Dear Diary

Marie:   So many people were in the labour room of St Mary’s Hospital, Paddington, three medical students watching as part of their training, two nurses, Sister and a doctor.  After eighteen painful hours it was it was nearly over.  

“One good heave now Olga.  I can feel the head” the doctor said and then finally the baby slipped out. 

Before the mouth and nasal passages were cleared Sister had slapped the baby on its bottom and it cried immediately.  Then it was weighed, washed and wrapped in a blanket and handed to me – I had a baby girl.  I was frightened holding her because she was so small and I thought I would hurt her. 

“Babies are tough, Olga.  Give your daughter a cuddle” Sister said kindly.   I wish Mammie could see my tiny, perfect little daughter.

******

Dear Diary

I’ve christened my daughter, Marie-Thérèse, after my favourite nun at Alpha Academy and I’ve had to register her birth.  When the Registrar asked me the father’s name, I just shook my head.  I felt ashamed, but he was a kind man and patted my hand and gave me a little smile, but his act of kindness made me cry.   I have no idea how I am going to look after my baby.  I have no home, no money and no job. 

Then the problem was solved for me.  Miss Franks came to me and said that because of my circumstances, my baby would be taken from me and put in an orphanage to give me time to think about whether placing Marie for adoption was best for her.  She also told me that Matron from St Giles had said I could work at the hospital, as a maid, for a short time, which would give me some money, and I could stay in the refuge for a while until I came to some kind of decision about Marie.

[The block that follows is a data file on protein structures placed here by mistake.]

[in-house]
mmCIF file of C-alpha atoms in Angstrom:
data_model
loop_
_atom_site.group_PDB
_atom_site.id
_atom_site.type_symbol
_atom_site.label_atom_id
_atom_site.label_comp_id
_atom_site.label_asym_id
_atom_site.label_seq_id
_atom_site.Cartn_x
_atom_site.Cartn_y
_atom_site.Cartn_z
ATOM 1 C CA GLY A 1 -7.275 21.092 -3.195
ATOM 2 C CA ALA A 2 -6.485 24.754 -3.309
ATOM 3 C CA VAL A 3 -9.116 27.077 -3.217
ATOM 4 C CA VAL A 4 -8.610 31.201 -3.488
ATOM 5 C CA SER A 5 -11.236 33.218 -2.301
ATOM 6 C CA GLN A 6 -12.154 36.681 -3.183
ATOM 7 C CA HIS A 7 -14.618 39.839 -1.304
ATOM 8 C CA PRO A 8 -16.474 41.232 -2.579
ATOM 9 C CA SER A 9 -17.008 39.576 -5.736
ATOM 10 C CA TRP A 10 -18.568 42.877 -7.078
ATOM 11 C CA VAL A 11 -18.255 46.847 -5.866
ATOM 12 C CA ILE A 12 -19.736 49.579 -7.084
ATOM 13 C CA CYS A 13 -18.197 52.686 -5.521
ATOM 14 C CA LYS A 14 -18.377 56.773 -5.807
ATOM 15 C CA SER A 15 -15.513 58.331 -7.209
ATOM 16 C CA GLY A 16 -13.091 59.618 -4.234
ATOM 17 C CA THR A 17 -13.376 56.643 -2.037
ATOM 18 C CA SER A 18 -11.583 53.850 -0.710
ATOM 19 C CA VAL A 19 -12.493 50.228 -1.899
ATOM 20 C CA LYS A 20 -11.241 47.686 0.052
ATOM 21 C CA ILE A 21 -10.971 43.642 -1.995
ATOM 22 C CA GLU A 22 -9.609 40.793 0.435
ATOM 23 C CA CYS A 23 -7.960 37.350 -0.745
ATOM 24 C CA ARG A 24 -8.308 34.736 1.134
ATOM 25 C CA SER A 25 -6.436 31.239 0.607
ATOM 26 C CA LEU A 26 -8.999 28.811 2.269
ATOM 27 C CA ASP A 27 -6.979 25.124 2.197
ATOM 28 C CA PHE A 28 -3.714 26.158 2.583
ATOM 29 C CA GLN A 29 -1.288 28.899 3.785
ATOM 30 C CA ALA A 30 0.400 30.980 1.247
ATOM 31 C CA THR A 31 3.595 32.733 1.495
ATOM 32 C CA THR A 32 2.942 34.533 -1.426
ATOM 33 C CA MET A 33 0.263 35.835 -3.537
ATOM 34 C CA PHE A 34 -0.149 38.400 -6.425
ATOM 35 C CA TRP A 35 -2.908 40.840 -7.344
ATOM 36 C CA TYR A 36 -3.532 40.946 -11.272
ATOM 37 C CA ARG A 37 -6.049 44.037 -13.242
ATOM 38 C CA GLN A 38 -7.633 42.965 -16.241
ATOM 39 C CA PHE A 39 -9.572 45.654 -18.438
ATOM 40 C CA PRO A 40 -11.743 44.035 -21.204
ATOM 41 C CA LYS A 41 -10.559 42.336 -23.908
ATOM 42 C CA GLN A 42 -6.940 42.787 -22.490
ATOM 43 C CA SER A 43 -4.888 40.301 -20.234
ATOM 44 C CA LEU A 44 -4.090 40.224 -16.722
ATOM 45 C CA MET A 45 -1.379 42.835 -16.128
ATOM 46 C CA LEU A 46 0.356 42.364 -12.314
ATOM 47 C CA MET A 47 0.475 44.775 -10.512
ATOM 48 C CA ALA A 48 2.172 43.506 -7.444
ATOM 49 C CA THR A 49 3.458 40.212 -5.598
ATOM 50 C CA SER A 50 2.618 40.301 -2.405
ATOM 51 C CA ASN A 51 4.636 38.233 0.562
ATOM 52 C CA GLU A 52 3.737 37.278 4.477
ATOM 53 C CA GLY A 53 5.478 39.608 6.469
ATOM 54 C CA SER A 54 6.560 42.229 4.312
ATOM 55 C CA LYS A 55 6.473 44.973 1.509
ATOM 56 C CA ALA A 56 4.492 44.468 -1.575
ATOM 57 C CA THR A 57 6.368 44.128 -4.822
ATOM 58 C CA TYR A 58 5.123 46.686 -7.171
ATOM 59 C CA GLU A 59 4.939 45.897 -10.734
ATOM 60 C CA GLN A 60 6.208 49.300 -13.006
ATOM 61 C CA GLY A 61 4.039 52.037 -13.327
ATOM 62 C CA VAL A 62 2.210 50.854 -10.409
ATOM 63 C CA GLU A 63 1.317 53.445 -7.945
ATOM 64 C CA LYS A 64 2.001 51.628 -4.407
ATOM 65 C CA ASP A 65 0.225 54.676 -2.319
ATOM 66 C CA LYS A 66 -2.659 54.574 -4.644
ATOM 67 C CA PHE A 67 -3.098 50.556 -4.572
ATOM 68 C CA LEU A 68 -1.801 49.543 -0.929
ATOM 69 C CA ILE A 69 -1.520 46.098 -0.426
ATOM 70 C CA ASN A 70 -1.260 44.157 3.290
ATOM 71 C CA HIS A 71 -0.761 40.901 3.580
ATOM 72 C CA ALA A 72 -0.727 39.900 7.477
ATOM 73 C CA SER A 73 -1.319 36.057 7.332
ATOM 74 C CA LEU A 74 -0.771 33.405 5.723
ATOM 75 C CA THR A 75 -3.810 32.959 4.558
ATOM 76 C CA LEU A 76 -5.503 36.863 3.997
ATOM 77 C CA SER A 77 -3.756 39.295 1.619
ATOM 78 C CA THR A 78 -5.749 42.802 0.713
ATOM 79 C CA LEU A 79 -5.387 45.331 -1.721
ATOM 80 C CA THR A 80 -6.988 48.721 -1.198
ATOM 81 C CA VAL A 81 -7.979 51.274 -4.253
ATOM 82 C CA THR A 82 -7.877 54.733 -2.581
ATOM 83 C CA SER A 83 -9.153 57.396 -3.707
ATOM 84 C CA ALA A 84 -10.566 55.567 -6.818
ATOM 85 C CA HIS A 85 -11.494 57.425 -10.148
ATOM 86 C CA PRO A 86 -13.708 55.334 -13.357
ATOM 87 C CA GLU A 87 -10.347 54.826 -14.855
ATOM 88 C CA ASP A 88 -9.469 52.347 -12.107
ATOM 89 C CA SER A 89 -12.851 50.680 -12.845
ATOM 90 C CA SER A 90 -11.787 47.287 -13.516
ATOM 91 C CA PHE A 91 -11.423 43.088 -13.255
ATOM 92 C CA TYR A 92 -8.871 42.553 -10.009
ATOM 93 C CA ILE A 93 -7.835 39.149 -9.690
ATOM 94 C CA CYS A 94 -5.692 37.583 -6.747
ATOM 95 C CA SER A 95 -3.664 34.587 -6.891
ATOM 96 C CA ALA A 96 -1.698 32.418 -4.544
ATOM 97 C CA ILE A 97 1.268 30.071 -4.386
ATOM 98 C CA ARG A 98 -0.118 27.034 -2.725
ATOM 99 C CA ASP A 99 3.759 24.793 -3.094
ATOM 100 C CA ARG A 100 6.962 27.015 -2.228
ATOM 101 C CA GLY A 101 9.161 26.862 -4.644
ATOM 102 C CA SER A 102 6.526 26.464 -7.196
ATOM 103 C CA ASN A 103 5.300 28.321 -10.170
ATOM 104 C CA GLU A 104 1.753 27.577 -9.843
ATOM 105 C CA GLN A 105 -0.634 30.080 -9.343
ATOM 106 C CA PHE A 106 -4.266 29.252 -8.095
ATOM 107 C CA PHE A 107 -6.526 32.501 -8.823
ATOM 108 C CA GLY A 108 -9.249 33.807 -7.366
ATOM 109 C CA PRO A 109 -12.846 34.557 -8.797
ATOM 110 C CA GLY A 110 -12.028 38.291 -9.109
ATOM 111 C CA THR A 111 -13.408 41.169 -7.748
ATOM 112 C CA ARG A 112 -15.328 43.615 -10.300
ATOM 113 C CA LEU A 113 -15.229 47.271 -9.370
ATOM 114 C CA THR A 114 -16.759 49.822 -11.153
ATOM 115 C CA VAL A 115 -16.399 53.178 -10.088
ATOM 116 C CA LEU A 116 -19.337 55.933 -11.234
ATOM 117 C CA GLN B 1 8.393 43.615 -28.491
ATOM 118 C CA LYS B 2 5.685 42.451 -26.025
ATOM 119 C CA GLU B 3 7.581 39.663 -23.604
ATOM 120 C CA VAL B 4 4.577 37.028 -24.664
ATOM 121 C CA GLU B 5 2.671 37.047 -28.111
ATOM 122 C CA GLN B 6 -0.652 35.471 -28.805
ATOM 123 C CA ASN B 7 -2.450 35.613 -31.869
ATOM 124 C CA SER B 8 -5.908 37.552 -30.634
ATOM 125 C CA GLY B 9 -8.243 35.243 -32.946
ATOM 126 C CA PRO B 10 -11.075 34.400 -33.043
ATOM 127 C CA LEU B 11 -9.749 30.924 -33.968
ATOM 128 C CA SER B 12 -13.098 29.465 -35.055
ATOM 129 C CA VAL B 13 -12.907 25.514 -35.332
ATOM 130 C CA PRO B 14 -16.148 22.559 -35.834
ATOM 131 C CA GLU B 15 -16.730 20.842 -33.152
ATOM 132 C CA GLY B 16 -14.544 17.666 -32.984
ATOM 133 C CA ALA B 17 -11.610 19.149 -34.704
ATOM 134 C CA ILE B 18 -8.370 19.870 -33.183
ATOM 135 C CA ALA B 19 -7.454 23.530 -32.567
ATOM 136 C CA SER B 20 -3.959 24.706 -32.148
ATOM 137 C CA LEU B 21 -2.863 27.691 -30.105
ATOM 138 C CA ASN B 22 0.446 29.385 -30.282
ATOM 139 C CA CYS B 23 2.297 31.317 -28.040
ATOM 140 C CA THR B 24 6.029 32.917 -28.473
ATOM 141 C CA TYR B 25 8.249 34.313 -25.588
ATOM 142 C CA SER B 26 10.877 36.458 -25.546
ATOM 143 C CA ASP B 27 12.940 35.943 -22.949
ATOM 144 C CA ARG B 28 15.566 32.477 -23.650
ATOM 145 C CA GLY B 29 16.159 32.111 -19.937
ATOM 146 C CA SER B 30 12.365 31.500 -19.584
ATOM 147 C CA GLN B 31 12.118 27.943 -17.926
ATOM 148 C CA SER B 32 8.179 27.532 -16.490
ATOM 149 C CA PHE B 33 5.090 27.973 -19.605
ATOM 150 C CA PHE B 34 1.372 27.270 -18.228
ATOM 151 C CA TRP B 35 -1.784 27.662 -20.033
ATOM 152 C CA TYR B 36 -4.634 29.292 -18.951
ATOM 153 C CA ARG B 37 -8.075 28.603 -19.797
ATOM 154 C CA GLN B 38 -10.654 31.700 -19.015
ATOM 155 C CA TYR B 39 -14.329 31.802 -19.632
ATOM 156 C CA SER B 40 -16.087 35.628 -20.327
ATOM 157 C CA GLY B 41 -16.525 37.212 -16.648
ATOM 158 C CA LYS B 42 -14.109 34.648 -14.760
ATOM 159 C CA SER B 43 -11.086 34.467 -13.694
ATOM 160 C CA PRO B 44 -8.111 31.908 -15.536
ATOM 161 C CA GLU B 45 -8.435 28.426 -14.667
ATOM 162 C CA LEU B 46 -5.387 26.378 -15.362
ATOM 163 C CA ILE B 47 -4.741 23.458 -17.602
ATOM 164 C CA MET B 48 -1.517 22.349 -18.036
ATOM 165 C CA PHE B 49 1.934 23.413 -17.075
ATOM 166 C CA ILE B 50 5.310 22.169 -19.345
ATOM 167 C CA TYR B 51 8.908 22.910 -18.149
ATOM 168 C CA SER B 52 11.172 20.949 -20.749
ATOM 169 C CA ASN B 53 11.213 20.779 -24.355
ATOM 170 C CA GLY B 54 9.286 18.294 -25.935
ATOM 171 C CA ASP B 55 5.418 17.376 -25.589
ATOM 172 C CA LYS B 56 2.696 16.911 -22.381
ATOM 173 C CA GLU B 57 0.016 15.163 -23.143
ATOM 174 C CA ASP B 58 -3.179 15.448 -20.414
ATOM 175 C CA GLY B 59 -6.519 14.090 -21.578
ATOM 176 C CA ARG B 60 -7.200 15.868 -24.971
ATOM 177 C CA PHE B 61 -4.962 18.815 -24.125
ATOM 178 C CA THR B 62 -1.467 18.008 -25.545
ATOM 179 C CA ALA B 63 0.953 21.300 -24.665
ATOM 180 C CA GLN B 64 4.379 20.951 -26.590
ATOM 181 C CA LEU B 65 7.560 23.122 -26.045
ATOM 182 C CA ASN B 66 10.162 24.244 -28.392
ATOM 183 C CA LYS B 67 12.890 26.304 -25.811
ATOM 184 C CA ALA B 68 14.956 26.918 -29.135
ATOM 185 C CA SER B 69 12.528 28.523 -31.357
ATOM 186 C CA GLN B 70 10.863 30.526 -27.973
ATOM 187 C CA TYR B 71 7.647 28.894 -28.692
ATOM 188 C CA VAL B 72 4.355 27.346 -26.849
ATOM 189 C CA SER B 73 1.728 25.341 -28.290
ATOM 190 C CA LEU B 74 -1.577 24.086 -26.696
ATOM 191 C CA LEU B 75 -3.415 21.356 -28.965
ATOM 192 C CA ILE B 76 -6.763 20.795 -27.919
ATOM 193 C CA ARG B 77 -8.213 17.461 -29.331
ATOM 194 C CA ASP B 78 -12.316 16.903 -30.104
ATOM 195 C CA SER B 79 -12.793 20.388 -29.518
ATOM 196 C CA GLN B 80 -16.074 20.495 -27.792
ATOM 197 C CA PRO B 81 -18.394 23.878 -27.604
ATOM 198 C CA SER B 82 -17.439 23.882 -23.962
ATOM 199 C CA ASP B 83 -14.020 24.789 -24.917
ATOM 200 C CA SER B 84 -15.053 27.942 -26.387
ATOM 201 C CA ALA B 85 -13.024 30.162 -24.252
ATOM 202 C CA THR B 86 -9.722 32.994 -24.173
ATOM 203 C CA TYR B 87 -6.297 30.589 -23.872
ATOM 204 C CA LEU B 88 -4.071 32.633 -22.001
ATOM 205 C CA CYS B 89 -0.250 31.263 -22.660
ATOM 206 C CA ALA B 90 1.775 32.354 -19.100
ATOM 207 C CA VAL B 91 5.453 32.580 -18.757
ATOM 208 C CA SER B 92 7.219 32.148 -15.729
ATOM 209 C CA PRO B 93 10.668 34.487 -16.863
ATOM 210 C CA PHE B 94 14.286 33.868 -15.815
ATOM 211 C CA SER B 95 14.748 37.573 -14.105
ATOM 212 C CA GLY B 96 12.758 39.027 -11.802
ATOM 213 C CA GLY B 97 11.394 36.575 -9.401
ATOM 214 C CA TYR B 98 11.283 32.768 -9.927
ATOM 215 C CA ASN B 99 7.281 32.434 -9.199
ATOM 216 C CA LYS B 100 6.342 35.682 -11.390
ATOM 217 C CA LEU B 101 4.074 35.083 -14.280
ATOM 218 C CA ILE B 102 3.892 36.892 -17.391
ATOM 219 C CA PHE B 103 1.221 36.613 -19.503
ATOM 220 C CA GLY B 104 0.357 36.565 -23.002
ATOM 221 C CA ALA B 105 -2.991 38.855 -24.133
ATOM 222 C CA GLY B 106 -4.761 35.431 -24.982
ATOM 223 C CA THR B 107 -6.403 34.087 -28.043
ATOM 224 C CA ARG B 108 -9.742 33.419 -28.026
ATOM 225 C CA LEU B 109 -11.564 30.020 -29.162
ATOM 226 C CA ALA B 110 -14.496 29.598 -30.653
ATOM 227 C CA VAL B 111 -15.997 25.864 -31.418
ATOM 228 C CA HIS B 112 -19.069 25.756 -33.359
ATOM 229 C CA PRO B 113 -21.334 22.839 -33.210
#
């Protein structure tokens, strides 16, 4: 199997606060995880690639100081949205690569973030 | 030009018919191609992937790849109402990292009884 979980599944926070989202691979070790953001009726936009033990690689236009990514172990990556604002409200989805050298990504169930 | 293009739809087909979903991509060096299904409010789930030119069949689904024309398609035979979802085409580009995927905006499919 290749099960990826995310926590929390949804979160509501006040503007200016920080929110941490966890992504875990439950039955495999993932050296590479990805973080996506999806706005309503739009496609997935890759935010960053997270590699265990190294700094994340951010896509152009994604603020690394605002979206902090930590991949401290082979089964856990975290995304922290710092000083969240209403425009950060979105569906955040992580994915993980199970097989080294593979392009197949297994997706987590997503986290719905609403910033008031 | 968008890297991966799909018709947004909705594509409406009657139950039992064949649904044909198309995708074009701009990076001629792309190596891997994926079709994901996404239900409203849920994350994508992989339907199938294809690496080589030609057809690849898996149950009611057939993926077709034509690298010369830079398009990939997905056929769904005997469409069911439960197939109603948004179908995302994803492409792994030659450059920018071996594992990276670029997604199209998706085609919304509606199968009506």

I’ve asked Miss Franks if she could arrange for Marie to be baptized at St James’s Roman Catholic Church in Spanish Place and Moores said she would be Marie’s godmother. Immediately after Marie was baptized  I handed her over to a complete stranger to be taken to an orphanage in a place I’d never heard of, Gloucester.  If Moores hadn’t been with me I think I would have ended my life then. 


“In Jamaica we have Obeah men who can work evil against people who hurt you, you know, Moores.  They can make bad things happen to that person.  I only have to ask someone back home and it will be done.”

 “That’s voodoo, Olga”

“Maybe it is, but I want to hurt him for what he did to me”. 

“Would it help if I pop into John Lewis and bought a little doll and some pins, then you can pretend the doll is John Edward and stick the pins in it.”

“Don’t laugh, Moores, believe me Obeah works,  I know, I’ve seen it working” I told her.  I looked at her and there was a little smile on her face.

“Forget all that rubbish Olga” she said putting her arm around me. 

“You need to concentrate on finding a way to get your baby back.”
 
  ******

Dear Diary

Miss Franks wanted to see me.  She showed me an advert from a newspaper.  A toddler and baby nursery in Wimbledon wants help in its nursery and she thinks that with my nursing training I should apply for the job particularly as no school leaving certificate is asked for.